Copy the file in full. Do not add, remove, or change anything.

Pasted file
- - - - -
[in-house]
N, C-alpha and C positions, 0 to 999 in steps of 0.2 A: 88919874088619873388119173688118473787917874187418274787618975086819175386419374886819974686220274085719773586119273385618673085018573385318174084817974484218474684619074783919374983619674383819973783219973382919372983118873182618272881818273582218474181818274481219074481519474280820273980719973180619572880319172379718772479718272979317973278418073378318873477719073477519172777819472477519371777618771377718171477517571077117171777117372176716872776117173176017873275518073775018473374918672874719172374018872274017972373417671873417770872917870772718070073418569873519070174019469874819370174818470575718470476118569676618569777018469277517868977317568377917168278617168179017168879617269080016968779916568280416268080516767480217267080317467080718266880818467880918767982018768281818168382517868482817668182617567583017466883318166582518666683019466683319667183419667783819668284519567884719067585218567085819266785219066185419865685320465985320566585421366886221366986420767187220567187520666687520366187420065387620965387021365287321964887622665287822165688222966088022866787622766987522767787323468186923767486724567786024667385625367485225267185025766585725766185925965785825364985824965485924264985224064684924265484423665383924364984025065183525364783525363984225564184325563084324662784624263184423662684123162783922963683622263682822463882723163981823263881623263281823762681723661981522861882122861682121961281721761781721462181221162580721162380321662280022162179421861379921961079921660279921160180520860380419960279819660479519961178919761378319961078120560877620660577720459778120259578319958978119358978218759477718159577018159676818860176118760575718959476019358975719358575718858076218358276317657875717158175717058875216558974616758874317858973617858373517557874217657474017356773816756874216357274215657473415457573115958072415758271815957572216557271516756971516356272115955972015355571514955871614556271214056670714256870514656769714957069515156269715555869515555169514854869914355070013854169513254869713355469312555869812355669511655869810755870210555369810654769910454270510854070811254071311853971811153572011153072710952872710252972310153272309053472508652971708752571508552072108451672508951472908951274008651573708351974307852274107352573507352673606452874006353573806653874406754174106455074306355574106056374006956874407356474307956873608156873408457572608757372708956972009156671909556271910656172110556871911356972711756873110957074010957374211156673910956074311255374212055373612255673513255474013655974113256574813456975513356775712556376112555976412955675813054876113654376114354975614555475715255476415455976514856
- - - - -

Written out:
[in-house]
N, C-alpha and C positions, 0 to 999 in steps of 0.2 A: 88919874088619873388119173688118473787917874187418274787618975086819175386419374886819974686220274085719773586119273385618673085018573385318174084817974484218474684619074783919374983619674383819973783219973382919372983118873182618272881818273582218474181818274481219074481519474280820273980719973180619572880319172379718772479718272979317973278418073378318873477719073477519172777819472477519371777618771377718171477517571077117171777117372176716872776117173176017873275518073775018473374918672874719172374018872274017972373417671873417770872917870772718070073418569873519070174019469874819370174818470575718470476118569676618569777018469277517868977317568377917168278617168179017168879617269080016968779916568280416268080516767480217267080317467080718266880818467880918767982018768281818168382517868482817668182617567583017466883318166582518666683019466683319667183419667783819668284519567884719067585218567085819266785219066185419865685320465985320566585421366886221366986420767187220567187520666687520366187420065387620965387021365287321964887622665287822165688222966088022866787622766987522767787323468186923767486724567786024667385625367485225267185025766585725766185925965785825364985824965485924264985224064684924265484423665383924364984025065183525364783525363984225564184325563084324662784624263184423662684123162783922963683622263682822463882723163981823263881623263281823762681723661981522861882122861682121961281721761781721462181221162580721162380321662280022162179421861379921961079921660279921160180520860380419960279819660479519961178919761378319961078120560877620660577720459778120259578319958978119358978218759477718159577018159676818860176118760575718959476019358975719358575718858076218358276317657875717158175717058875216558974616758874317858973617858373517557874217657474017356773816756874216357274215657473415457573115958072415758271815957572216557271516756971516356272115955972015355571514955871614556271214056670714256870514656769714957069515156269715555869515555169514854869914355070013854169513254869713355469312555869812355669511655869810755870210555369810654769910454270510854070811254071311853971811153572011153072710952872710252972310153272309053472508652971708752571508552072108451672508951472908951274008651573708351974307852274107352573507352673606452874006353573806653874406754174106455074306355574106056374006956874407356474307956873608156873408457572608757372708956972009156671909556271910656172110556871911356972711756873110957074010957374211156673910956074311255374212055373612255673513255474013655974113256574813456975513356775712556376112555976412955675813054876113654376114354975614555475715255476415455976514856